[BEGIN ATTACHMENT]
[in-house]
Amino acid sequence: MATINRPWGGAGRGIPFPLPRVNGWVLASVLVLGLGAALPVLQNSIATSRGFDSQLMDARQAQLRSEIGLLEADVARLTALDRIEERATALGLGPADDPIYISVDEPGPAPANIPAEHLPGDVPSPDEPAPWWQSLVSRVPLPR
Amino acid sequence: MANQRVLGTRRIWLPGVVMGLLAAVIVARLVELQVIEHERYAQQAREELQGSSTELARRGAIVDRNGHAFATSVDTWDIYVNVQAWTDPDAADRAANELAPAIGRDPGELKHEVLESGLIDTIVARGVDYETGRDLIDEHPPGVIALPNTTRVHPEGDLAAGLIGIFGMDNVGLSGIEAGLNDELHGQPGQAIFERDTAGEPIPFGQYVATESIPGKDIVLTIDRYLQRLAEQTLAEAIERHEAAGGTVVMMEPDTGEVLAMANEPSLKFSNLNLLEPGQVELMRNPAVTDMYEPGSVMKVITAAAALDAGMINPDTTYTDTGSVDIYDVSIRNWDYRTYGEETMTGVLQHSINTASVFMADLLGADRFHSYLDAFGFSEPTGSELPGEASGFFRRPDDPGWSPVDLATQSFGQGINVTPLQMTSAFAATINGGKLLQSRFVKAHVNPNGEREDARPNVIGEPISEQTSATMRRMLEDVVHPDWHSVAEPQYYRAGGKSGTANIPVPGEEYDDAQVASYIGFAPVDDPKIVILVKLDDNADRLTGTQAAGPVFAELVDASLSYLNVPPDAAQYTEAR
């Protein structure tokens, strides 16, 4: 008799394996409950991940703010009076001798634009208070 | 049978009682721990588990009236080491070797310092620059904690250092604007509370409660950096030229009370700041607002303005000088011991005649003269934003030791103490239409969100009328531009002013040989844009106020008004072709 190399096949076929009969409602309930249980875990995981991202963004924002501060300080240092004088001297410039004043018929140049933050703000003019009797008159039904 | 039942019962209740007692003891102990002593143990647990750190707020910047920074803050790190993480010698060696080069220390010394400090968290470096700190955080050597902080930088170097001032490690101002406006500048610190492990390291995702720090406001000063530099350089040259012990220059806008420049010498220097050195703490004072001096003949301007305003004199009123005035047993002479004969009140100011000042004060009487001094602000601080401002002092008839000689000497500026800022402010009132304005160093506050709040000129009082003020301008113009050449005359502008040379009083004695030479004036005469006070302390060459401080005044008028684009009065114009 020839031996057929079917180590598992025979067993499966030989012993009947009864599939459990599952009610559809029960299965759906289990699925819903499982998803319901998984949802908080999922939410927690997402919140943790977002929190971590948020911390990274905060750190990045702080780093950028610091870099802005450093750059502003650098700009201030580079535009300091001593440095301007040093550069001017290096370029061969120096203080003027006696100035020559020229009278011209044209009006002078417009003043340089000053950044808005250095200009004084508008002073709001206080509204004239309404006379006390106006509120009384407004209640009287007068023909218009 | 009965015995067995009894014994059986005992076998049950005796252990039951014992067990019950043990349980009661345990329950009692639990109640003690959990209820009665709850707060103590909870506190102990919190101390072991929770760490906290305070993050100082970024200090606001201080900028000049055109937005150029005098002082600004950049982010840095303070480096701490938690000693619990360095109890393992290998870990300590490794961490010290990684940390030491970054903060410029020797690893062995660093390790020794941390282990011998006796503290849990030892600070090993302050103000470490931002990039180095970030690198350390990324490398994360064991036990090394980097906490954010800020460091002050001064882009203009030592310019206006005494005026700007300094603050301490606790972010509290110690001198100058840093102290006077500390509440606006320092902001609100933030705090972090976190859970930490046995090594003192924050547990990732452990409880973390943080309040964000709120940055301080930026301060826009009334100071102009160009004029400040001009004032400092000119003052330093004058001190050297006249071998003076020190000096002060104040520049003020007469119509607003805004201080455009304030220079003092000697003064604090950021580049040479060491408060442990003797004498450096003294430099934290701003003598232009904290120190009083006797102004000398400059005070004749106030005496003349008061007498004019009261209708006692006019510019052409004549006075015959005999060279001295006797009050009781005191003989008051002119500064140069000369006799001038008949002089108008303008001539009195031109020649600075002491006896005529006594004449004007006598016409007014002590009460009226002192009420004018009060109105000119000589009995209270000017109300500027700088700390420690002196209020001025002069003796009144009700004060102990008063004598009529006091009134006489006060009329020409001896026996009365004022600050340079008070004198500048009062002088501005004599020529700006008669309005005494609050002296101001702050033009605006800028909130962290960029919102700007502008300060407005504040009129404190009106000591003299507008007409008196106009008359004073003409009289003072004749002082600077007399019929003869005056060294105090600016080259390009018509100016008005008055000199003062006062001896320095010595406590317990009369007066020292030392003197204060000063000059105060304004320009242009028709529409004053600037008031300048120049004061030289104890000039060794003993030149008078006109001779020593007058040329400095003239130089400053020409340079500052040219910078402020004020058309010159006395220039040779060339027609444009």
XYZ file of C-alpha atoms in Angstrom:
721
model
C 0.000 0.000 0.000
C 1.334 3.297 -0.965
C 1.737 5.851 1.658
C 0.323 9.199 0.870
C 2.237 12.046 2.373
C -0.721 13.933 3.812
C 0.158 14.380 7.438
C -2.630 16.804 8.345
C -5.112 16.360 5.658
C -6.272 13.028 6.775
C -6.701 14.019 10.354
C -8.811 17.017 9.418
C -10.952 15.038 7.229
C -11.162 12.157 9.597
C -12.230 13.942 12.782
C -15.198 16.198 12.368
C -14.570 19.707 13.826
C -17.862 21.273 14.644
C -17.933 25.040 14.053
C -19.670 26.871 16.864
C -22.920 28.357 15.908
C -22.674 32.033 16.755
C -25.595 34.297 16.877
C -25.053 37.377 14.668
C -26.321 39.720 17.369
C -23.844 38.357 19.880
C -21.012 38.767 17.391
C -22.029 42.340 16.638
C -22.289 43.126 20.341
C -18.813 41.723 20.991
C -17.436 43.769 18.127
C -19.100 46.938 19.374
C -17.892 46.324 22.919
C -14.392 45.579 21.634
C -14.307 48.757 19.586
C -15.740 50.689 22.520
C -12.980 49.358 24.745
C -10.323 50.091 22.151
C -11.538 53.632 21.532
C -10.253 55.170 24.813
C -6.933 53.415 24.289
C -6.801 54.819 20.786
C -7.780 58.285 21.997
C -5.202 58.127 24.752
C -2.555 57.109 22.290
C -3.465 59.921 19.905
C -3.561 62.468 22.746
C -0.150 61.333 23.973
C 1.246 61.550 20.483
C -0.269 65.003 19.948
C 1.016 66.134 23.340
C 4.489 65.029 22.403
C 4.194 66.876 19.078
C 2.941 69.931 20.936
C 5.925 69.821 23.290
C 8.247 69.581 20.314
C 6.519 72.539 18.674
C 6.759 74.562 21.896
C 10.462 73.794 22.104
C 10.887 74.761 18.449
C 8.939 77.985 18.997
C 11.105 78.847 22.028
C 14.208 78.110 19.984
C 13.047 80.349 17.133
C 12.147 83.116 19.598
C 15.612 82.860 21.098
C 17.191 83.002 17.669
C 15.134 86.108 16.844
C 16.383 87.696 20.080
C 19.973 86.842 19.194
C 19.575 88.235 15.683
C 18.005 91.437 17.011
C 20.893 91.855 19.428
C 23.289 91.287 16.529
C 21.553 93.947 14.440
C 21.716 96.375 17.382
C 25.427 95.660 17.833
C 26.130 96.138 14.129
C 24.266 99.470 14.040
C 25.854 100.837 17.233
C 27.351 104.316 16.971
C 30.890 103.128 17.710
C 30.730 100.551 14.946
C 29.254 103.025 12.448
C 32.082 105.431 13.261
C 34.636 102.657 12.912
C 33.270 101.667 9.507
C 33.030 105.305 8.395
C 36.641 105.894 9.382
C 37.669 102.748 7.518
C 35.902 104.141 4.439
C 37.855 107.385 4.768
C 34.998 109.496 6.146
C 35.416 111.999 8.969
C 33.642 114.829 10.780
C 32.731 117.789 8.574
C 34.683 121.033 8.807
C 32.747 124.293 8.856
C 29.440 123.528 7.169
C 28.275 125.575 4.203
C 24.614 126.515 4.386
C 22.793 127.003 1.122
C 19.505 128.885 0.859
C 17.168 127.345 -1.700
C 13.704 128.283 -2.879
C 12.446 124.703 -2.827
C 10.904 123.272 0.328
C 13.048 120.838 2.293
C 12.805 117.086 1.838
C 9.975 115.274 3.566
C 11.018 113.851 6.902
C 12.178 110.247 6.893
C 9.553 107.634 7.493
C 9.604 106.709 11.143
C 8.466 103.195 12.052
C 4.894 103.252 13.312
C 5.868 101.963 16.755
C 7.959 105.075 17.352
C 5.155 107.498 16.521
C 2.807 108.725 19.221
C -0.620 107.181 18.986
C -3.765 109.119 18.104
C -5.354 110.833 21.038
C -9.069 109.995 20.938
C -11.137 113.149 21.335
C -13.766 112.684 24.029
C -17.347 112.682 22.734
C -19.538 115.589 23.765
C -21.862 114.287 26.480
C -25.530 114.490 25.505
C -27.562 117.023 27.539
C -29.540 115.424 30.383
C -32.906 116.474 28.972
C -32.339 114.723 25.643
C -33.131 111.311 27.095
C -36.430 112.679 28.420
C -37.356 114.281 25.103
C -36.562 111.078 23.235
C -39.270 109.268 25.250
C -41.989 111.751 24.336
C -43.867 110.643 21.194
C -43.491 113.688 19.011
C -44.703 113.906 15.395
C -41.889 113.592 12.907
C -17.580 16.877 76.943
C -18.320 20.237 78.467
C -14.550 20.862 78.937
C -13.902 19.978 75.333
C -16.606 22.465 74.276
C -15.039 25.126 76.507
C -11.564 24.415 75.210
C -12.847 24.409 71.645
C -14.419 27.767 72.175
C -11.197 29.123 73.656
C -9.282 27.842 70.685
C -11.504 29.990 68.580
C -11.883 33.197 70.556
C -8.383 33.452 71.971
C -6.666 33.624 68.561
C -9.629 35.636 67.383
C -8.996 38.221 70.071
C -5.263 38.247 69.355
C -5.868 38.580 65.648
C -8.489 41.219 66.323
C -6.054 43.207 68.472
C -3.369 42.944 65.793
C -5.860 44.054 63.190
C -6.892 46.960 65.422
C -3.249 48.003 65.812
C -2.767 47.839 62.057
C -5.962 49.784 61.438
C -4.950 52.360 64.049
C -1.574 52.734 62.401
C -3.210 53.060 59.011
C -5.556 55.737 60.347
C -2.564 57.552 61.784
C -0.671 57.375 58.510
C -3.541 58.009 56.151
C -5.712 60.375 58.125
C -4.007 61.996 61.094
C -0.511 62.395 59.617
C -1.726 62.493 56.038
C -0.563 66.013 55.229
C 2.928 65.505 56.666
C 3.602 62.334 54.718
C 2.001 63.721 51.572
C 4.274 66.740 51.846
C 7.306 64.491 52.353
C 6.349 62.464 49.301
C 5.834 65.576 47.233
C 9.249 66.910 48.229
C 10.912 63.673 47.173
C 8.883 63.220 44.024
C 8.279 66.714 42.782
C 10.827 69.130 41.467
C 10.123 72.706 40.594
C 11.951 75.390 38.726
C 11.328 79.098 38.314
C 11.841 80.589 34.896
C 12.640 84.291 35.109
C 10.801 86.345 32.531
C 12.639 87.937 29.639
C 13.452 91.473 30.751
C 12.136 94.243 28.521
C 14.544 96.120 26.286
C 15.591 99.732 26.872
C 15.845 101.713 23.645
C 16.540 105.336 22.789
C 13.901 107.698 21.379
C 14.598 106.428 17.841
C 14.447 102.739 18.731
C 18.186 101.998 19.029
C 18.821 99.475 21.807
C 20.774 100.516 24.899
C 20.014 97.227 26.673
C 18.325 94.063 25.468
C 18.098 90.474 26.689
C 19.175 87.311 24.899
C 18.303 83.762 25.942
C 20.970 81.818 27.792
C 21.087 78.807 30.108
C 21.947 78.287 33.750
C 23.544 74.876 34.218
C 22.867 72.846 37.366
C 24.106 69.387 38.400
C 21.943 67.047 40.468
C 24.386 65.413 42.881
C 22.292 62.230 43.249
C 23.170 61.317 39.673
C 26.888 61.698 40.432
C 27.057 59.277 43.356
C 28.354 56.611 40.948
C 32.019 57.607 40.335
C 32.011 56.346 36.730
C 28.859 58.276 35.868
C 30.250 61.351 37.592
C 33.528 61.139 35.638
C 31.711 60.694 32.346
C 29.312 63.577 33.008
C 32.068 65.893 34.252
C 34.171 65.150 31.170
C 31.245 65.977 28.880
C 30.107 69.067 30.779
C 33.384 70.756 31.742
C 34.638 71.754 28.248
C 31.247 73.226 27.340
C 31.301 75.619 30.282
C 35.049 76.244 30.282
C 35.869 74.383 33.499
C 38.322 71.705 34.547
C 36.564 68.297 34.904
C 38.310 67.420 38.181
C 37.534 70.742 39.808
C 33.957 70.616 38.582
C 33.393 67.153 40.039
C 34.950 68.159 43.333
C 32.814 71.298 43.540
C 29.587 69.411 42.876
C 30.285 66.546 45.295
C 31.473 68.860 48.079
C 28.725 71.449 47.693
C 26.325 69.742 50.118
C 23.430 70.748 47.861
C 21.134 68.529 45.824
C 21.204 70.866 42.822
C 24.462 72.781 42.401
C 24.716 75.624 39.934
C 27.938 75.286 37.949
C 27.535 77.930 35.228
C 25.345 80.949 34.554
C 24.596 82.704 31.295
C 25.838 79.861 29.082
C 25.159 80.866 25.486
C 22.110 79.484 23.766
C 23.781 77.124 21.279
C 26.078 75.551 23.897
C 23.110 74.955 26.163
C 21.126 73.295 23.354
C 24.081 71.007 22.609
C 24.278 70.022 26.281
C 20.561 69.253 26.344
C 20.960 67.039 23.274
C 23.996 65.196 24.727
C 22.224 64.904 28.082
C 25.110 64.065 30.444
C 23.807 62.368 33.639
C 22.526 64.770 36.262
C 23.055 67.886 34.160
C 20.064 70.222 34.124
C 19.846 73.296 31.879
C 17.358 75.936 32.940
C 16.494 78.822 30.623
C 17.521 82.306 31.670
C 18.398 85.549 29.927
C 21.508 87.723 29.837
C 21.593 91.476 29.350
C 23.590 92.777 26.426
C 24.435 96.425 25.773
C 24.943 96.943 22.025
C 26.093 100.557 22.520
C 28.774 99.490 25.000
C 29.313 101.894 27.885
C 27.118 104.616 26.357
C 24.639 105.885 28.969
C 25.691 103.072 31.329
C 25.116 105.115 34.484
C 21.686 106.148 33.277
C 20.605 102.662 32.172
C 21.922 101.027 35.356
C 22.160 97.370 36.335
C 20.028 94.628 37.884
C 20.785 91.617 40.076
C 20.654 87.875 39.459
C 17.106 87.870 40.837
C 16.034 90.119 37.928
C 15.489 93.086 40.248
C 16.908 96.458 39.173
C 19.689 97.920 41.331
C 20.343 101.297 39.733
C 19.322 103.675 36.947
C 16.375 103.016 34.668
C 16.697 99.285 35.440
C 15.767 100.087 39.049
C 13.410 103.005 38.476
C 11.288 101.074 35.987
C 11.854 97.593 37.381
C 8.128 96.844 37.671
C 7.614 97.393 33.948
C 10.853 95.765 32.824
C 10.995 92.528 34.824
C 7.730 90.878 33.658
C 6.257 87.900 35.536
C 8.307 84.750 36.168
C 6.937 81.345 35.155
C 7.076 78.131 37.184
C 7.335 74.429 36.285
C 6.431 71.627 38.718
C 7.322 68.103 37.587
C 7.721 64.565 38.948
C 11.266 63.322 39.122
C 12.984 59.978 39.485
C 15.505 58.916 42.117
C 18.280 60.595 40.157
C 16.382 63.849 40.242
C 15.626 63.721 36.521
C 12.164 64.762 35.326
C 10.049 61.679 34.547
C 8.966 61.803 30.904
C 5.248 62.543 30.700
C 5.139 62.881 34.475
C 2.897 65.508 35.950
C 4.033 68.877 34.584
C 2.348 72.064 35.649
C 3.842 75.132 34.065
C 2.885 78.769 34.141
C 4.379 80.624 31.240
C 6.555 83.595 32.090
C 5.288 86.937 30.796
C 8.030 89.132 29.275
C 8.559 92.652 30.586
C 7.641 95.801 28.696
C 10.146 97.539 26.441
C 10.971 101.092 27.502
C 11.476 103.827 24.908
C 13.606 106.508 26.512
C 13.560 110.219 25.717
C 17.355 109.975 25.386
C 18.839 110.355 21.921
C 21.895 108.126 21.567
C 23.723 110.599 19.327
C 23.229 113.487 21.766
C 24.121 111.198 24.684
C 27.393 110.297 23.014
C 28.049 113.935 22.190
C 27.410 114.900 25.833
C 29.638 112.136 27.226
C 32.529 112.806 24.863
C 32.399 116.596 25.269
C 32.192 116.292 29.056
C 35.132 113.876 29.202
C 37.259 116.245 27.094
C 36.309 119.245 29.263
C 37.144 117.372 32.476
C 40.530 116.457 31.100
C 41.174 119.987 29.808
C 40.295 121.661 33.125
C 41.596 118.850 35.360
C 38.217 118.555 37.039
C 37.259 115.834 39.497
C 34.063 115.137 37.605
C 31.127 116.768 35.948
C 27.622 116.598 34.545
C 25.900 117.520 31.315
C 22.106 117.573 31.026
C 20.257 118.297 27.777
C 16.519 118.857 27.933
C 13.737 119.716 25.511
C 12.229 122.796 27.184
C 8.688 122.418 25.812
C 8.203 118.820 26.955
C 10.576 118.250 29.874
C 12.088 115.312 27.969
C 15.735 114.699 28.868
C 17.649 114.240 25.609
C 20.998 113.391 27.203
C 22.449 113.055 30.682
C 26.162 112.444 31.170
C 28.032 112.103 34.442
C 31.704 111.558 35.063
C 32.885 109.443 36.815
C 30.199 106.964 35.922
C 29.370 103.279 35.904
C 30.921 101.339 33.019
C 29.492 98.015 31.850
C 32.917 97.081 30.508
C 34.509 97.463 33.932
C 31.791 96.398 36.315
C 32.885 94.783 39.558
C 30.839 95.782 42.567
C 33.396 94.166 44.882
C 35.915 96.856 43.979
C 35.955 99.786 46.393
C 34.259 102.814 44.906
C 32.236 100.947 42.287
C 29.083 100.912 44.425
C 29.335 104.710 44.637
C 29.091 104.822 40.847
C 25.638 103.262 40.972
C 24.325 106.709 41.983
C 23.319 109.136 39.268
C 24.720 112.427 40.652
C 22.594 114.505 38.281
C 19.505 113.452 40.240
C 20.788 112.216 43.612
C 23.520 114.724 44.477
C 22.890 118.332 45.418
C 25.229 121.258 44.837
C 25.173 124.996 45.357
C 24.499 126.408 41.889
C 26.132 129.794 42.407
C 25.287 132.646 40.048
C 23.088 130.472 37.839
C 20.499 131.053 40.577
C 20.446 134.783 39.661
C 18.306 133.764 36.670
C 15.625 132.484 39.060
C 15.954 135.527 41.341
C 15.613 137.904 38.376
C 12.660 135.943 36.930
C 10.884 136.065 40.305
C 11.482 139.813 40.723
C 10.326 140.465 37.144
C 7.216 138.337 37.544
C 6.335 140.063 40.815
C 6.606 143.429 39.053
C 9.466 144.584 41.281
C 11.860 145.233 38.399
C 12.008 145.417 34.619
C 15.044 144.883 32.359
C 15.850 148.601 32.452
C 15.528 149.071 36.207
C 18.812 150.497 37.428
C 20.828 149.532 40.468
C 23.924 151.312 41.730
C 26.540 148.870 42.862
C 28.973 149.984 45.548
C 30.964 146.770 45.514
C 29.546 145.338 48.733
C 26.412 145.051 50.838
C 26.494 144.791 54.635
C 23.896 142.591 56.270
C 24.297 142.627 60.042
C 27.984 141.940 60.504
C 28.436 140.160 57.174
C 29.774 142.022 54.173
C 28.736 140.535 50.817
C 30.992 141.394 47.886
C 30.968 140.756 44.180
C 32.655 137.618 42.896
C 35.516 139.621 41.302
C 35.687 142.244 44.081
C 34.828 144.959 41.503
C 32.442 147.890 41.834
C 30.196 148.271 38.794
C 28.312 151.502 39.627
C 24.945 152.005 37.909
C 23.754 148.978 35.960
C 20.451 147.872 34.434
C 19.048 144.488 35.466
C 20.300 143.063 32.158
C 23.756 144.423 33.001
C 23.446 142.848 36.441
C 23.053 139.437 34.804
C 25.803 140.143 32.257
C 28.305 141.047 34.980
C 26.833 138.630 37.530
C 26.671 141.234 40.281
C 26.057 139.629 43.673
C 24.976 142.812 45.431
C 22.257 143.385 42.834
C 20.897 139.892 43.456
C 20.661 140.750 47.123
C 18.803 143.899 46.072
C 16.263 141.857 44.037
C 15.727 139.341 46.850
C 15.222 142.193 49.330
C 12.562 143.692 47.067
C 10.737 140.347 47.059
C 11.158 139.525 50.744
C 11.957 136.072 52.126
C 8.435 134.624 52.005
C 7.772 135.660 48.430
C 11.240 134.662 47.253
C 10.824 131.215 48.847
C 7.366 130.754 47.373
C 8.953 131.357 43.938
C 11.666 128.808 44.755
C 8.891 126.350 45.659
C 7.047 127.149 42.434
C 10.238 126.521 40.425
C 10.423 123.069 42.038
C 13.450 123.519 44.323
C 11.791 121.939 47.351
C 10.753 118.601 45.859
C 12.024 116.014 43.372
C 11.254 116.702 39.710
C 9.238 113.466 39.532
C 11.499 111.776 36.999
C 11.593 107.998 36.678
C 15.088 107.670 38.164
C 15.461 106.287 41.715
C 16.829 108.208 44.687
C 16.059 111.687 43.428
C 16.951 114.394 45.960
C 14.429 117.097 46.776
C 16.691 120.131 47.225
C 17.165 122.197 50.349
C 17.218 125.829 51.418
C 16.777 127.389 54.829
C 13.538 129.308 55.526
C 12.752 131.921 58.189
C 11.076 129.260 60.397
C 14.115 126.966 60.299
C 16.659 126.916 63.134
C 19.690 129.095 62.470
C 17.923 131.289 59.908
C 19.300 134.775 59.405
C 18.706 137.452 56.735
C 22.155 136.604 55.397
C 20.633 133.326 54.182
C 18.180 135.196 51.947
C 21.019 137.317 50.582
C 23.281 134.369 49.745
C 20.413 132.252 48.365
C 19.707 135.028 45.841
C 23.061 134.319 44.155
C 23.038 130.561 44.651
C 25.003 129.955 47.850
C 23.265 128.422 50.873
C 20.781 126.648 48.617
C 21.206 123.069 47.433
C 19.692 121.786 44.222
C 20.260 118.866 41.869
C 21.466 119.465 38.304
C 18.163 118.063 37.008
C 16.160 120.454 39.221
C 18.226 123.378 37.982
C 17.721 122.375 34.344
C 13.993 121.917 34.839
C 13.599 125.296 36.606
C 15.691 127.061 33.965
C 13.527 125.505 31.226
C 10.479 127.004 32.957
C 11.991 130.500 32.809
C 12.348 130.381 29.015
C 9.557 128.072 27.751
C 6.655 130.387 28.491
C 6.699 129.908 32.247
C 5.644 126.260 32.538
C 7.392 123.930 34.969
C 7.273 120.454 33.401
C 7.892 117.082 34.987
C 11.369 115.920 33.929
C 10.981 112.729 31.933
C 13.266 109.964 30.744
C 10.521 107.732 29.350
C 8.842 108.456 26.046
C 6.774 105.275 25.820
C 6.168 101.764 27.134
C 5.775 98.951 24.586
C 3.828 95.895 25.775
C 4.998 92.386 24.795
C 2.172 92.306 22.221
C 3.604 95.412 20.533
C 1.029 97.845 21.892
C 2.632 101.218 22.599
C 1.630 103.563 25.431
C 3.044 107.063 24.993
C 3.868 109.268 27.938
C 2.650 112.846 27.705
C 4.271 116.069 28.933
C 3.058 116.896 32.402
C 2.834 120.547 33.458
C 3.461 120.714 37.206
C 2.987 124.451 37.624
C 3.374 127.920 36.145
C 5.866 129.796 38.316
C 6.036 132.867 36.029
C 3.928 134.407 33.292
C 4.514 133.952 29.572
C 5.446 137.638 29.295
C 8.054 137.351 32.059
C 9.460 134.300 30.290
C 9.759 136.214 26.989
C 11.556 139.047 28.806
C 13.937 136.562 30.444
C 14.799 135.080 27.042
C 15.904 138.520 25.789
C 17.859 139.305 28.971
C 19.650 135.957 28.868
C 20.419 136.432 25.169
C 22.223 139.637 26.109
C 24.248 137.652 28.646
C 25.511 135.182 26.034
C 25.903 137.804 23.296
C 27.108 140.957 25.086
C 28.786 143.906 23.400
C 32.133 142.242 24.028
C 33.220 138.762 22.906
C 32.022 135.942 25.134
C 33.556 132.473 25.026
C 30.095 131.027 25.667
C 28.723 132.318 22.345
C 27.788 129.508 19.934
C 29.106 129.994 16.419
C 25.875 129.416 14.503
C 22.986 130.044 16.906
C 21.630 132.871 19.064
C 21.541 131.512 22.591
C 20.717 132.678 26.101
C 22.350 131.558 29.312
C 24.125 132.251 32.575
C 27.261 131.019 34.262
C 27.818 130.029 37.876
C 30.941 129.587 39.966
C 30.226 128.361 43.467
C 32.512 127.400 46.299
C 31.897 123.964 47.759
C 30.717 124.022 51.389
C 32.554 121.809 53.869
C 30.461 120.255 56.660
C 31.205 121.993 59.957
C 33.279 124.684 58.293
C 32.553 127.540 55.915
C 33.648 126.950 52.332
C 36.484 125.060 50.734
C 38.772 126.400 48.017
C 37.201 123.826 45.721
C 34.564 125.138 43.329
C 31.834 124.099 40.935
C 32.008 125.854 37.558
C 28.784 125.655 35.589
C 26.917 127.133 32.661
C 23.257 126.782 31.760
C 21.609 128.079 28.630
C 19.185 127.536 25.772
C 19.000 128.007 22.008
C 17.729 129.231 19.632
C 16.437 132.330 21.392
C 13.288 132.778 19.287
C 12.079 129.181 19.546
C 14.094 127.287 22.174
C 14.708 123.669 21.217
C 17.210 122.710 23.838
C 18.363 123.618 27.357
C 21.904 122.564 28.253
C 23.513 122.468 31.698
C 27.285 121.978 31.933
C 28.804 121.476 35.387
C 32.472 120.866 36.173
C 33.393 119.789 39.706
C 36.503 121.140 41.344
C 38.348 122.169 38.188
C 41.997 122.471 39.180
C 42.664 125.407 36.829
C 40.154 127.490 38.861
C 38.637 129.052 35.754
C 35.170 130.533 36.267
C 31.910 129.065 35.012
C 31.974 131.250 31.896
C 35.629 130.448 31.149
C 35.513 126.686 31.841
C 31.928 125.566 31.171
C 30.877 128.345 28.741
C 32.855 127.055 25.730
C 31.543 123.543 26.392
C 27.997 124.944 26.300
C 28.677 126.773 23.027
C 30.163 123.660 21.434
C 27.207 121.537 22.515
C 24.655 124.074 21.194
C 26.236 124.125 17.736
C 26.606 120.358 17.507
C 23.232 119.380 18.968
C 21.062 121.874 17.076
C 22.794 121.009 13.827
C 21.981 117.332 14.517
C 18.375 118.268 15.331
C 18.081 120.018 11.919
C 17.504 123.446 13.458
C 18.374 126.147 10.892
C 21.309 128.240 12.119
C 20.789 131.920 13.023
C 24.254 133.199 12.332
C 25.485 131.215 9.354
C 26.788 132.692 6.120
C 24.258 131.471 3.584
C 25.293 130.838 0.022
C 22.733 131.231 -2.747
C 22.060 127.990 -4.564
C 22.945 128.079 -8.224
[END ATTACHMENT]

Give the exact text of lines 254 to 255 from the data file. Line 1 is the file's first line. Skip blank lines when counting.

C 31.301 75.619 30.282
C 35.049 76.244 30.282